Linux On The Desktop

Upon reading the title "Why Desktop Linux Will Not Take off, and Why You Don't Want It to" my geeky open-source evangelist side immediately was offended. How dare anyone say that this fine OS I love and cherish isn't suited for desktop use!

I continued to read on in hopes of finding some good fodder for a flaming comment. As I read, I realized he was right. Linux is for geeks. Linux will always, mostly, be for geeks. See, I've realized that there are two types of users who can survive in a Linux environment.

The first is the über-geek who is willing, or rather is happy to sit and tinker and reload and reboot and install and tweak and break and fix, ad infinitum. There is a line to be crossed where you become a serious Linux user, and from there on out it's just a matter of adding on to your knowledge.

The second kind of user is the neophyte, who doesn't know the difference. This is the kind of user who leaves the system as they bought it. They type, they web surf, if the are adventurous they install AIM and do some chatting. Thats it, no programming, no tweaking. Linux is ideally suited for this type of user as well. Most distro's come well equiped, with a suite of programs well within the realm of the Windows users understanding. The UI is similar, and friendly. This type of user won't break the system, and will happily use it.

The third type of user lies squarely in the middle. These are the adventurous types of Windows users. They download freeware, shareware, warez. They tweak, they game, they think they know about hardware, software and the secrets of their OS. Okay, maybe they don't think that way, but they are undeniable confident and in control of their systems. Some may even wander into the realm of a little programming. These users are ill suited to being new Linux users.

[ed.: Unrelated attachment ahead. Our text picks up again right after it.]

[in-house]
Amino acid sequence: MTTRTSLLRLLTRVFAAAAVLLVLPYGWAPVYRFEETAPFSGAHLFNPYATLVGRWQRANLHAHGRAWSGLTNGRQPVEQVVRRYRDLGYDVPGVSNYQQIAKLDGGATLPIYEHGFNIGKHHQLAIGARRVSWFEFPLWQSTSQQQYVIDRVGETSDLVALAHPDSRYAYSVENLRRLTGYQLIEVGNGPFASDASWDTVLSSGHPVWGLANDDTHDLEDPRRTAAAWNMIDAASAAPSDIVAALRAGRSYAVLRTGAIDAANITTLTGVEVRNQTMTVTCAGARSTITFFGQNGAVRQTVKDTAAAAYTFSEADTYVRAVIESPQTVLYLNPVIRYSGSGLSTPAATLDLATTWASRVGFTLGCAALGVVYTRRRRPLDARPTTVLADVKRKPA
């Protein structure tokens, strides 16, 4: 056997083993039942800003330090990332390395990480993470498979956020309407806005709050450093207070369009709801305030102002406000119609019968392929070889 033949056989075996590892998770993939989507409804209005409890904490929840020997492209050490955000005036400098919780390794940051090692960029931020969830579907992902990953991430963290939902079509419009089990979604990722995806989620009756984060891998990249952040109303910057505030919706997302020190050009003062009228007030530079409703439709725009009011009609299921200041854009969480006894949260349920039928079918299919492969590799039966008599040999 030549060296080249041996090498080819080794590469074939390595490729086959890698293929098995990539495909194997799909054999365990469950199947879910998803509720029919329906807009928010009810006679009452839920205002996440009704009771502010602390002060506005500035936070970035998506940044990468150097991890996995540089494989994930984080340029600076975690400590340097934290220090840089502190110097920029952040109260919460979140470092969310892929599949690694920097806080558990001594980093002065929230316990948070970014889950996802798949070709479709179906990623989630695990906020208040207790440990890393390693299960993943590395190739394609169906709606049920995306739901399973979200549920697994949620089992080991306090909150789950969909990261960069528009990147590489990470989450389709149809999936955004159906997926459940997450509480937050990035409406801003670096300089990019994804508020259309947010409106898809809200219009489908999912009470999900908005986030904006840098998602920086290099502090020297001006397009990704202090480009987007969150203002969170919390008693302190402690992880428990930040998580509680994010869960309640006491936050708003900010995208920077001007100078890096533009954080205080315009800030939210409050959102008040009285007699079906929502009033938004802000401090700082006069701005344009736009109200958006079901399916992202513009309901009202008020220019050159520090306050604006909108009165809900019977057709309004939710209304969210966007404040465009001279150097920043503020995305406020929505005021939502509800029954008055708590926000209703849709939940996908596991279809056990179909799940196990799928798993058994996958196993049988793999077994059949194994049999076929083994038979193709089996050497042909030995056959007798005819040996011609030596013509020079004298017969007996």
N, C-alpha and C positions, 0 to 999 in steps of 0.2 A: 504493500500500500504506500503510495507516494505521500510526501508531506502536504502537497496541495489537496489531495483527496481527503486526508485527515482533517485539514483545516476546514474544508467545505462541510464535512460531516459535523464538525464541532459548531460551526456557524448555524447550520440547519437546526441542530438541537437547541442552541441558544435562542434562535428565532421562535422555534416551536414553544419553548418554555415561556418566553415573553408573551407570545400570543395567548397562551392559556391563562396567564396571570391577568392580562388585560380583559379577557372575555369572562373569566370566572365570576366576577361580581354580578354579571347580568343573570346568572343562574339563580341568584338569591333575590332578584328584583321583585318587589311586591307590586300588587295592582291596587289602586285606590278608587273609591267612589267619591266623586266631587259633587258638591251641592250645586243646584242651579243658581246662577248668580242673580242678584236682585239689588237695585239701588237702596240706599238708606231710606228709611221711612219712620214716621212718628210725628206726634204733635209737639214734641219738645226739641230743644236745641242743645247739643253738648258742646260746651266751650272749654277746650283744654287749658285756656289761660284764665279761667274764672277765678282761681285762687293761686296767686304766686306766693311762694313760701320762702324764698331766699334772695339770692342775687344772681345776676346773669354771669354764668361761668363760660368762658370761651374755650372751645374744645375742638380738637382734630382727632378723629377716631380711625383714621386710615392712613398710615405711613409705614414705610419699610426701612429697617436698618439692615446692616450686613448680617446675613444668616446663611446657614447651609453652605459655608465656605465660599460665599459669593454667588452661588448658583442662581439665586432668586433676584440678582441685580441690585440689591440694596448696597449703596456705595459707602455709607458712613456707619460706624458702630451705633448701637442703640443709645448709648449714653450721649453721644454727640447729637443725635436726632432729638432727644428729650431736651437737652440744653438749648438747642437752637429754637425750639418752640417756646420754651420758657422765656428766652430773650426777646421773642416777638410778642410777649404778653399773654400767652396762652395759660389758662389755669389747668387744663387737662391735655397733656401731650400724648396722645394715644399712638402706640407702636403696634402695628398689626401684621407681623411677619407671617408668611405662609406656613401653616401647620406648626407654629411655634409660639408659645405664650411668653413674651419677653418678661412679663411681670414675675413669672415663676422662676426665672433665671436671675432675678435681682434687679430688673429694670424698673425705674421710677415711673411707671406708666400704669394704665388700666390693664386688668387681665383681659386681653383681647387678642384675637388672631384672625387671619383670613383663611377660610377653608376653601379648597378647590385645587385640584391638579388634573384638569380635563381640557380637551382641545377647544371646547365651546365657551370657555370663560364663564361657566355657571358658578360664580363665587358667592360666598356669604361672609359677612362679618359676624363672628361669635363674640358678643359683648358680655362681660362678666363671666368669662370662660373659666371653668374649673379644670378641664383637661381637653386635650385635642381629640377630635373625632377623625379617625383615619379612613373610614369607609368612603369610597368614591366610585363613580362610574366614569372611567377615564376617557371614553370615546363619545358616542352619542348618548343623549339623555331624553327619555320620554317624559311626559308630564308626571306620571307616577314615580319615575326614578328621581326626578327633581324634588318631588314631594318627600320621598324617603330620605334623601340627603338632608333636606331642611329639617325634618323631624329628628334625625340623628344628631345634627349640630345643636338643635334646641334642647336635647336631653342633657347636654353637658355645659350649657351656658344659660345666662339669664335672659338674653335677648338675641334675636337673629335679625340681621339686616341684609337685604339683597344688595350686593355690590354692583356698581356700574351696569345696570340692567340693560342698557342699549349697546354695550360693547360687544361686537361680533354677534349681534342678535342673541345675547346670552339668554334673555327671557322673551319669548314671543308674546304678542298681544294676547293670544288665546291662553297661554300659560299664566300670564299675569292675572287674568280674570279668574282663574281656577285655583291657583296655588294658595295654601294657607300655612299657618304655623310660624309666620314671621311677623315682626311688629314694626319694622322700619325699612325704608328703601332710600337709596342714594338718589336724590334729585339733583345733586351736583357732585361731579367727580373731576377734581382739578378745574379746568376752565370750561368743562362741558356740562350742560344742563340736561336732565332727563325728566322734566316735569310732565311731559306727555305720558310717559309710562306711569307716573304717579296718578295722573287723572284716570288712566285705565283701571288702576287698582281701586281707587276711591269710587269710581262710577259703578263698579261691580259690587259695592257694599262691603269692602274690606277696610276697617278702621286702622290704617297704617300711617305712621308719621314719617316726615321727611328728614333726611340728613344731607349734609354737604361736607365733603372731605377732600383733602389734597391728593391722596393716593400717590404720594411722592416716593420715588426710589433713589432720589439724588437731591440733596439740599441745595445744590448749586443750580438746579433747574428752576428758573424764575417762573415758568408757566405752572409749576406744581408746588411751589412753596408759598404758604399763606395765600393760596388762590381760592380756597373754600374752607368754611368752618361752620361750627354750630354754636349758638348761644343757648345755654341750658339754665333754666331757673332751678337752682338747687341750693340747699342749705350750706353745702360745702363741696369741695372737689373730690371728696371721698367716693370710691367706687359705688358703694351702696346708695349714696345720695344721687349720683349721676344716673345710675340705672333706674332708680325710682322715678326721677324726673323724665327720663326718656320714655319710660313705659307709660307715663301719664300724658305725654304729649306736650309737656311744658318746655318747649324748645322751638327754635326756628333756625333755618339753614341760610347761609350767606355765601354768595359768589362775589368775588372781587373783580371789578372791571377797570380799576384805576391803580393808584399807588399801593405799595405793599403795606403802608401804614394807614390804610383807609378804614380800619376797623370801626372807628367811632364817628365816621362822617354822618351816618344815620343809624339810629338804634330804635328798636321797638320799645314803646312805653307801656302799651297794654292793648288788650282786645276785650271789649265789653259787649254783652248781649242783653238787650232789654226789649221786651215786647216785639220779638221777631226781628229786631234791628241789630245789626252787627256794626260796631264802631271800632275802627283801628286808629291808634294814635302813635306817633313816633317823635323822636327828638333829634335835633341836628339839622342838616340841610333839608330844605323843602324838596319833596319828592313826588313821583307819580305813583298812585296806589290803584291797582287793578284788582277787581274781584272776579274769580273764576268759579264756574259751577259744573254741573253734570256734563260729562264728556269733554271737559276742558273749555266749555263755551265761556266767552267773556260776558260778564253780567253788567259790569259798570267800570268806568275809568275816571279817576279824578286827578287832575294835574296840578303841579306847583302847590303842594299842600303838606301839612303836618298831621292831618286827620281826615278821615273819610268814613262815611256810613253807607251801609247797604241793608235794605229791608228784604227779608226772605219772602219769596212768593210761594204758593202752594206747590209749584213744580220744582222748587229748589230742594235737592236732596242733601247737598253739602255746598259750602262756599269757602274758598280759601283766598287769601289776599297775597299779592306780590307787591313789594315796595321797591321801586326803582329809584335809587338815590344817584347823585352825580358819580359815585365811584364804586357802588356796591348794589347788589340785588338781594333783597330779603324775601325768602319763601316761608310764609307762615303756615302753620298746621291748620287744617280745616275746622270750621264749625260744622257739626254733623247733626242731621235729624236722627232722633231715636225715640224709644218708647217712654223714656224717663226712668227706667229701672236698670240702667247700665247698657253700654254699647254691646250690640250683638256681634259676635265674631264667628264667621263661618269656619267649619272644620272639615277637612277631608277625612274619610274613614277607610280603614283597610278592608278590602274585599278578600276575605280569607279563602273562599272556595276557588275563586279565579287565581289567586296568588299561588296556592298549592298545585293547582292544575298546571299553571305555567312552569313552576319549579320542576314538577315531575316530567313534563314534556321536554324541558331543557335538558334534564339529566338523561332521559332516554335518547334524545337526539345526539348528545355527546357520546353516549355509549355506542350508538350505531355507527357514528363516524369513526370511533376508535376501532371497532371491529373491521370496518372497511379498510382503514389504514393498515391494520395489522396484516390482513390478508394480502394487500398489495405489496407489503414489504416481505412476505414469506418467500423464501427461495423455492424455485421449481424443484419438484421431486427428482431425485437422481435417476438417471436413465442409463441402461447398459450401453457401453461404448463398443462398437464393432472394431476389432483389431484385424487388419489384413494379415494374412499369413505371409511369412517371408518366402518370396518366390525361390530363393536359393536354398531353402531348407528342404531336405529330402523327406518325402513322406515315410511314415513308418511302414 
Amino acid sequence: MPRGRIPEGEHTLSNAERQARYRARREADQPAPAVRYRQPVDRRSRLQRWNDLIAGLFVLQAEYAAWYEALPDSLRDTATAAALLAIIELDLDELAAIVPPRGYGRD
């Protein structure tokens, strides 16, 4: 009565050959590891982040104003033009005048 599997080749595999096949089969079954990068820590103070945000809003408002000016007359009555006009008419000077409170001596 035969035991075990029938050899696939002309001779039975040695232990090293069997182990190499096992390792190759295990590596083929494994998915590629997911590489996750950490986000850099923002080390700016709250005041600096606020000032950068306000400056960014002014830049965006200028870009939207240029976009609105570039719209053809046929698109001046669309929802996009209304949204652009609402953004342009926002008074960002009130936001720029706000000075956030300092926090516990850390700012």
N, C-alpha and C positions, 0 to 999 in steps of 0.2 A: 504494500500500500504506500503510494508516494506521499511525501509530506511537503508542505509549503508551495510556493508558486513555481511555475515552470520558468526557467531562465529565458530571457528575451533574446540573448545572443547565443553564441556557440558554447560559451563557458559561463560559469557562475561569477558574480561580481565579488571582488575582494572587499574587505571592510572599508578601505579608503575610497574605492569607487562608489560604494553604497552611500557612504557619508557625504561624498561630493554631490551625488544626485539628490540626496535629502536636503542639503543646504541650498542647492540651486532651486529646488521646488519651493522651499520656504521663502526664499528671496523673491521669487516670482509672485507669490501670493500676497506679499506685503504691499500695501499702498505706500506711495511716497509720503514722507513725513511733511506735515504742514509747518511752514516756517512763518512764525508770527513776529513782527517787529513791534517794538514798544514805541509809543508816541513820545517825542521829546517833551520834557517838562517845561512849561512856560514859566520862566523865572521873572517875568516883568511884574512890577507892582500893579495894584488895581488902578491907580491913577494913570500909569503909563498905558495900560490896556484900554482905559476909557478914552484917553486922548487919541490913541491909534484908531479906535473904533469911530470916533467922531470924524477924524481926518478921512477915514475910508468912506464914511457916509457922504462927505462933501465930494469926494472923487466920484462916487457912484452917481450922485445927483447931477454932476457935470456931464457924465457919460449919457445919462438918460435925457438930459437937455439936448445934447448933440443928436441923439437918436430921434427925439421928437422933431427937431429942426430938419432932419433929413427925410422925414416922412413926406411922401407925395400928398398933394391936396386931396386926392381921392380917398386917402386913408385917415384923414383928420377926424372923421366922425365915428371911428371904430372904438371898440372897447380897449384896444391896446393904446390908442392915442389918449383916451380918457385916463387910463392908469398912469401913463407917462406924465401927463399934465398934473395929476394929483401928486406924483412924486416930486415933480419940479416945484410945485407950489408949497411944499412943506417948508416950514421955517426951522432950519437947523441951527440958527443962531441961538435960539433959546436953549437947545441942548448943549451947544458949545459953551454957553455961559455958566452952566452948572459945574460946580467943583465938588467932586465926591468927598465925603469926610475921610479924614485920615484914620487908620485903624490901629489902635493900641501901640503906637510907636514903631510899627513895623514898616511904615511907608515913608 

You see, they want to tweak things on their new system. They want to learn. This is good, but can be disasterous. Linux is very transparent, you can play with it's guts, and you can break it's guts. One bad config file and your X server won't come up. Thats when I used to panic. I wasn't as used to the command line as I could have been, yet I tried to tweak everything in sight. Of course I didn't read the man pages or other docs first, don't be silly.

See, I know that these people are not a good fit for Linux because I used to be one. "Wait," you say, "That doesn't fit, you're contradicting yourself." I would have to agree, but for one small thing. I was a very driven one of these middle users. I'm not ashamed to admit I went through over 2 dozen install, break, re-install processes. I also jumped around among distros. I believe my pattern went something like: SUSE, Fedora, Debian, Zenwalk, Debian, Mepis, Debian, Mepis, Dream Linux, Debian, Ubuntu. It was long path. As a side note, Dream Linux was amazing. Very bling bling. Plus they just released a new version that looks great. I'm going to try it out of course.

Eventually I got sick of waiting for installs, so I started learning how the config files actually worked, and thats where I am today. So, go read that article, decide what kind of user you are, then dig in anyway! :)